Color Stacy’s Perennially Successful
Garden center retailing has always been about more than just opening up the doors at a reasonable hour and waiting for customers to flock in with open checkbooks and a Martha Stewart recommendation. Marketing a myriad number and variety of live plants, and relevant accessories, season after unpredictable season to a fickle public through diverse economic conditions can be likened to driving to a strange city without a map or compass. You know where you are going, but are just not quite certain of how to get there.
Stacy’s Greenhouses in York, S.C., is both a thriving wholesaler and a successful garden center, and while it regularly faces the same challenges as its peers, it has been able to make peace with major area chain stores on a wholesale level. It has firmly established its own garden center operation against the most stringent of competition.
The right mix for success
Located about 40 miles south of Charlotte, S.C. the nearest major metropolitan area Stacy’s has been giving the public what it wants since 1971. There are no real secrets, according to Tim Brindley, vice president of operations, just implementation of good floricultural business practices. “Everybody’s production quality has improved in recent years,” says Brindley. “All the retailers around here, from mass-merchandisers to garden centers, offer good-quality plants. In order for us to continue to grow and maintain price margins to support growth, Stacy’s has gone beyond just offering high-quality plants. All our employees understand the necessity of good customer service. They are trained to be informative and to offer extra-measure services such as design assistance. We also offer on-premises educational classes for consumers that have been very well-received. These services have helped us successfully compete against nearby discount retailers such as Lowe’s and Home Depot, despite having generally higher prices.”
Offering informed assistance is critical to Stacy’s success, says Brindley, but equally important has been the live plant product mix, and product display, that it offers. “Annuals will always be very important to us economically, but price-wise the annual market is cut-throat. We have been having great success with perennials, which now account for approximately 30 percent of our live-plant sales. The profit margins for perennials are substantially higher than margins for annuals, possibly because of our Southern location. In the South, it seems annuals are considered to be a low-priced commodity by consumers, who tend to buy them by the flat. On the other hand, perennials are viewed as a long-term garden investment. This may just be a perception on the consumer’s part, but as they say, ‘perception is reality.'”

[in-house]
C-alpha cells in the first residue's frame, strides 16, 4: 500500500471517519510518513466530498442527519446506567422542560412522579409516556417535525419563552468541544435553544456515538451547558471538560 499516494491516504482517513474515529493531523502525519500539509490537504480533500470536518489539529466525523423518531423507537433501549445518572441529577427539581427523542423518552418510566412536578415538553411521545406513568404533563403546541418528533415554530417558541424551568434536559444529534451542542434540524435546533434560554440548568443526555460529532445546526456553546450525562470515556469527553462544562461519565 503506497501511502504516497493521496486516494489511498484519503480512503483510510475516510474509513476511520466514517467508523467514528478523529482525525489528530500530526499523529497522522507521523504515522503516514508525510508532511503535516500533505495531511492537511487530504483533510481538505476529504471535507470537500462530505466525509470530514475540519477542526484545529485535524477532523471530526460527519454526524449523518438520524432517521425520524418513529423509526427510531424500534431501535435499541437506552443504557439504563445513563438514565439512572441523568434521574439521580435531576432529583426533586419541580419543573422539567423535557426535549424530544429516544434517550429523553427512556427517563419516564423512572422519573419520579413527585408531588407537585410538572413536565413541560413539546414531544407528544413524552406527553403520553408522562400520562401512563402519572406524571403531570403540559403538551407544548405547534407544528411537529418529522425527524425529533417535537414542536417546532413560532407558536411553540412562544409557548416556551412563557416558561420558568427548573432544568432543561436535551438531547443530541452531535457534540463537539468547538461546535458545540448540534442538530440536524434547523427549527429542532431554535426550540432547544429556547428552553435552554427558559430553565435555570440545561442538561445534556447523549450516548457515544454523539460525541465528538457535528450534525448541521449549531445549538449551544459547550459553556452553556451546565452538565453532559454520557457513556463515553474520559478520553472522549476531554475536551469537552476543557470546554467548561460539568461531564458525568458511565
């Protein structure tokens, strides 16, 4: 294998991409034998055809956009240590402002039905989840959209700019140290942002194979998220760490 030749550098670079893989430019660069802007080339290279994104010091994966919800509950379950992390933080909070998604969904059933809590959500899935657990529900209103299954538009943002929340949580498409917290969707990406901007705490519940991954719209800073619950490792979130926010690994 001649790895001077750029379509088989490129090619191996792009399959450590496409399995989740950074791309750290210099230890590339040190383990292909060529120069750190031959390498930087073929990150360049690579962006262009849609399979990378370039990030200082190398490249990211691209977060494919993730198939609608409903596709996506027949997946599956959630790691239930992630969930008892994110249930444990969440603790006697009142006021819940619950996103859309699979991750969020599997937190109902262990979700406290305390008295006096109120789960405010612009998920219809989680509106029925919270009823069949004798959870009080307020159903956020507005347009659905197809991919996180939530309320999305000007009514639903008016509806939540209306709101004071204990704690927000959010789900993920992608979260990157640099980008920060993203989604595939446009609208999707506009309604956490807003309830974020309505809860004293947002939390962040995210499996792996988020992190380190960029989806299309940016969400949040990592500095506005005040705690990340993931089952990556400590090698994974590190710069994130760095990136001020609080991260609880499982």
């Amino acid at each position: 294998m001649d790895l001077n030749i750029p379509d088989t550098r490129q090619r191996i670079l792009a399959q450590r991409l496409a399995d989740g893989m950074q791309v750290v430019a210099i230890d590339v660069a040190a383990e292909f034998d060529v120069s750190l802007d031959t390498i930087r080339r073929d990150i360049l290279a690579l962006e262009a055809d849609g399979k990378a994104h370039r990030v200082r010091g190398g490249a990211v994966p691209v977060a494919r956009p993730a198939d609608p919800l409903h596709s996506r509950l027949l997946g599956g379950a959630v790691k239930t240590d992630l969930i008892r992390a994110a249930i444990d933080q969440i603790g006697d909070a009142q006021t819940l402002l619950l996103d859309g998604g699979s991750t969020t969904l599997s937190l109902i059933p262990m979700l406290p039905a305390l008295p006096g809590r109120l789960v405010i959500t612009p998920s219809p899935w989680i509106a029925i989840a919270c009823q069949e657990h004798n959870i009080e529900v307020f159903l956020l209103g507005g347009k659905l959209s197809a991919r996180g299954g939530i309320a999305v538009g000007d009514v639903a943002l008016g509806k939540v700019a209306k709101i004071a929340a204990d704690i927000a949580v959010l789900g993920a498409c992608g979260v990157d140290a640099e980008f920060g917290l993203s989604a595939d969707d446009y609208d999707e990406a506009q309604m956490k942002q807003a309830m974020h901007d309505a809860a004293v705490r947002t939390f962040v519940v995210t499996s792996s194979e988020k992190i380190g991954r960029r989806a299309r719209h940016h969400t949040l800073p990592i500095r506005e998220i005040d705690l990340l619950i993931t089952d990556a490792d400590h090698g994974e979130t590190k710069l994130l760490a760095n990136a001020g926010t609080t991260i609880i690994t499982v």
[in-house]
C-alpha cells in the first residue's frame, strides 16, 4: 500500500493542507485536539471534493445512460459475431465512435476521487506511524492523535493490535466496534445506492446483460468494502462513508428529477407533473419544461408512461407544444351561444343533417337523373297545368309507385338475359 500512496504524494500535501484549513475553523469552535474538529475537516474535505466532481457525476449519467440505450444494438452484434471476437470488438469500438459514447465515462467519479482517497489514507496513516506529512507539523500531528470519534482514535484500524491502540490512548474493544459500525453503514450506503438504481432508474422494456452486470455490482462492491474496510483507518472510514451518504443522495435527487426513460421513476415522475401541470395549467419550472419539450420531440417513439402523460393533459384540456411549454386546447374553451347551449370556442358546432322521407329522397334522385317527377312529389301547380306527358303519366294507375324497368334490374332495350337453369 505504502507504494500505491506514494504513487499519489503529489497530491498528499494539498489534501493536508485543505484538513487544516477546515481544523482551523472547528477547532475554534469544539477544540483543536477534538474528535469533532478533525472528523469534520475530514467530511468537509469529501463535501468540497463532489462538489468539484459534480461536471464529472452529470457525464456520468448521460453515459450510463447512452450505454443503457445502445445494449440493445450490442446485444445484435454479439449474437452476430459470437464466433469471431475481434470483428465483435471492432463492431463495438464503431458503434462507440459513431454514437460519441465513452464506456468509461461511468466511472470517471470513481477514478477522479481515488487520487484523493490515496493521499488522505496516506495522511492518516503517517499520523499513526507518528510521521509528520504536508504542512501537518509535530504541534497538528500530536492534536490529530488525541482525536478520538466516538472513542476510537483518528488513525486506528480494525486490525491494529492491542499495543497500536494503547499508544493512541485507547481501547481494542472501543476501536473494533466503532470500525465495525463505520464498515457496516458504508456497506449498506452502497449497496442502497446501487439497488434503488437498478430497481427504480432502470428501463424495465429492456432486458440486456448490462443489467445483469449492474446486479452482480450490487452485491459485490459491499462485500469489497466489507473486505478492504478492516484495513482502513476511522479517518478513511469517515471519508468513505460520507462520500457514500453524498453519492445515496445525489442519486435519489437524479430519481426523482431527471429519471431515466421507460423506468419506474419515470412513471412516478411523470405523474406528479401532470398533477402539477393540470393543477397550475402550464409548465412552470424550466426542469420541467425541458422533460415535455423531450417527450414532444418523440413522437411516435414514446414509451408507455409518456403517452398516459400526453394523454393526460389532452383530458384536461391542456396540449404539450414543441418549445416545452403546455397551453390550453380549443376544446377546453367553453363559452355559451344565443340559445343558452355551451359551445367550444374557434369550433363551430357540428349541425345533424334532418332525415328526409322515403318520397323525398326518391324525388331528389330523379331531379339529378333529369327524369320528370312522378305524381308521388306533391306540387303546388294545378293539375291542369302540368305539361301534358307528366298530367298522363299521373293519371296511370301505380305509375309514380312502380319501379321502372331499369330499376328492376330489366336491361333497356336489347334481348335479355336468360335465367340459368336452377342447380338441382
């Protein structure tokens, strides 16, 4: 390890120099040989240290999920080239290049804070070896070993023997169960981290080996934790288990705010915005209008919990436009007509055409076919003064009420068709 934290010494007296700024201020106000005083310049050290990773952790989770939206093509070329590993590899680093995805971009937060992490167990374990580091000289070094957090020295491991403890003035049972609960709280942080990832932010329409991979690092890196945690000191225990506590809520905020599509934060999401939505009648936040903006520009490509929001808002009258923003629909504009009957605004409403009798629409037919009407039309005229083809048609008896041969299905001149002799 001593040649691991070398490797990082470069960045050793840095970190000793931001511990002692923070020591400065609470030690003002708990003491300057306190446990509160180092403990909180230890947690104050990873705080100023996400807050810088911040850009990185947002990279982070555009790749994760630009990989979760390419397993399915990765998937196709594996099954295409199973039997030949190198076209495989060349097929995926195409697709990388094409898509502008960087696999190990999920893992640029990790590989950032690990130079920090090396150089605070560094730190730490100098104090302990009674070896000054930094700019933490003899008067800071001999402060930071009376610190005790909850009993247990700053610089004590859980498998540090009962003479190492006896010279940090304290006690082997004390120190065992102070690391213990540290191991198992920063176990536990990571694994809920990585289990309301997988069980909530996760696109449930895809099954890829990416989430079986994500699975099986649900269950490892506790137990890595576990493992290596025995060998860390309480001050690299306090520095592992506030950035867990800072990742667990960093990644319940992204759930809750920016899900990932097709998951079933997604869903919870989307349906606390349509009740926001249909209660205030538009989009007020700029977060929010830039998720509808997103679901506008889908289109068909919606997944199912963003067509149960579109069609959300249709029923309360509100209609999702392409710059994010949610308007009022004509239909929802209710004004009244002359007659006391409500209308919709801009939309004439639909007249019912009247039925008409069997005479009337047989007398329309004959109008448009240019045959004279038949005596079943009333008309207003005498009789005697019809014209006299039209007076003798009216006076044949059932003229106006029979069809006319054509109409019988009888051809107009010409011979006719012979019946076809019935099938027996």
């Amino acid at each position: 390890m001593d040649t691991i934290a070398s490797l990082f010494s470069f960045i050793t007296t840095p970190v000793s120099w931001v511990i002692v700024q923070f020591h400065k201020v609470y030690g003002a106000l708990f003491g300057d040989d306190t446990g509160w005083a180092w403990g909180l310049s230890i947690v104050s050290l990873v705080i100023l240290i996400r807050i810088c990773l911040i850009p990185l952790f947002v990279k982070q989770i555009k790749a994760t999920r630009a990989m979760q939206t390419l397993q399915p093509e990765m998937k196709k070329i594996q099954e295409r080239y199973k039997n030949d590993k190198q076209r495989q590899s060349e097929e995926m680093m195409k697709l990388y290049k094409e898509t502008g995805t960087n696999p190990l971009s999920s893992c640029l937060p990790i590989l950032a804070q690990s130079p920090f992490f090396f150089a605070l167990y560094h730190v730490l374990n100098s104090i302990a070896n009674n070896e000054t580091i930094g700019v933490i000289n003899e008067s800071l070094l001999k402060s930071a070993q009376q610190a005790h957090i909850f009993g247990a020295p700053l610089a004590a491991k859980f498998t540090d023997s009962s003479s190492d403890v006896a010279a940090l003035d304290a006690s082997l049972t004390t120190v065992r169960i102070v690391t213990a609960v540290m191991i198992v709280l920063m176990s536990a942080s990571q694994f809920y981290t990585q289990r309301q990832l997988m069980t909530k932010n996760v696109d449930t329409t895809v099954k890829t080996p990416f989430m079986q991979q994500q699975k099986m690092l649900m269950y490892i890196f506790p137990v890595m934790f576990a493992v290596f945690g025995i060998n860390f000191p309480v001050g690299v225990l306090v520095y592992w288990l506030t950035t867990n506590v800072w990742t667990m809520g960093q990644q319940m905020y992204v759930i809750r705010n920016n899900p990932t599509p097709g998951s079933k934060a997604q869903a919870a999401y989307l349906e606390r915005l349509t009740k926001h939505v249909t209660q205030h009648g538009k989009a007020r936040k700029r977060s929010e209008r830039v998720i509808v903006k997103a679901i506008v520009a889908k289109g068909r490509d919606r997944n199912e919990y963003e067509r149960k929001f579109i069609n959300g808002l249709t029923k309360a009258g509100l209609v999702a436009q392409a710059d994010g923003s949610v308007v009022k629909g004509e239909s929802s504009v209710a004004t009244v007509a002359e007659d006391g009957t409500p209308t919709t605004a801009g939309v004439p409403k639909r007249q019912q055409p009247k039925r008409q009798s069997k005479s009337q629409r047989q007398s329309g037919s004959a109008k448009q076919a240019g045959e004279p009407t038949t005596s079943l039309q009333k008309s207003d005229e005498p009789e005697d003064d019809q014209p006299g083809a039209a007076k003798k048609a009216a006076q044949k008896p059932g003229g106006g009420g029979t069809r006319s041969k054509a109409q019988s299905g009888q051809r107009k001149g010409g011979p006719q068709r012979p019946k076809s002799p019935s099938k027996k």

The secret is color
Stacy’s retail operation spreads across seven acres: five acres of outdoor plant display space and about two acres of indoor area for plant foods, gifts and other hard goods. Perennials and annuals are similarly displayed in the outdoor areas with 3-tier step-ups designed by Stacy’s. There is no difference in the signage for annuals or perennials. Nursery items are usually displayed on the ground.
“But it’s not just how you display the plants,” emphasizes Brindley, “it’s the stage of growth you show that is critical. The number-one thing that appeals to our customers, by far, is color. Our customers come in looking for color. Space and plant size are important, as is the seasonality of the plants, but the big thing is color. That’s why our featured perennials and annuals are shown in color. What looks best on a given day is what we feature, not green plants.”
“Perennials have an advantage [over annuals] because they have a better shelf life,” continues Brindley. “They keep their color longer, require less care, less pruning and just less maintenance in general. This is just as important in our garden center as it is in the customer’s home garden. When a customer walks in, they don’t usually specify perennials. But when they see the perennials displayed next to the annuals, they are fascinated by the wide range of varieties and color, and wind up taking some sort of combo back to their gardens. Of course, there are a number of more knowledgeable gardeners who specifically ask for perennial varieties. Some of the most-asked-for varieties here would include Albo marginata, a hosta; ‘May Night’, a salvia that was the 1997 Perennial Plant of the Year; ‘Goldsturm’ Rudbeckia; and ‘Magnus’ echinacea, which is also a former Perennial Plant of the Year. I imagine that such a list will vary by region, but here in the Southeast, those are in high demand,” says Brindley.
What works in the Southeast may not work in the Northwest, and what works for Stacy’s may not work for a different garden center. But combining good service, and informative and educational assistance combined with a broad, lively, colorful product mix with good profit margins, is a formula for success no matter where or what size the garden center.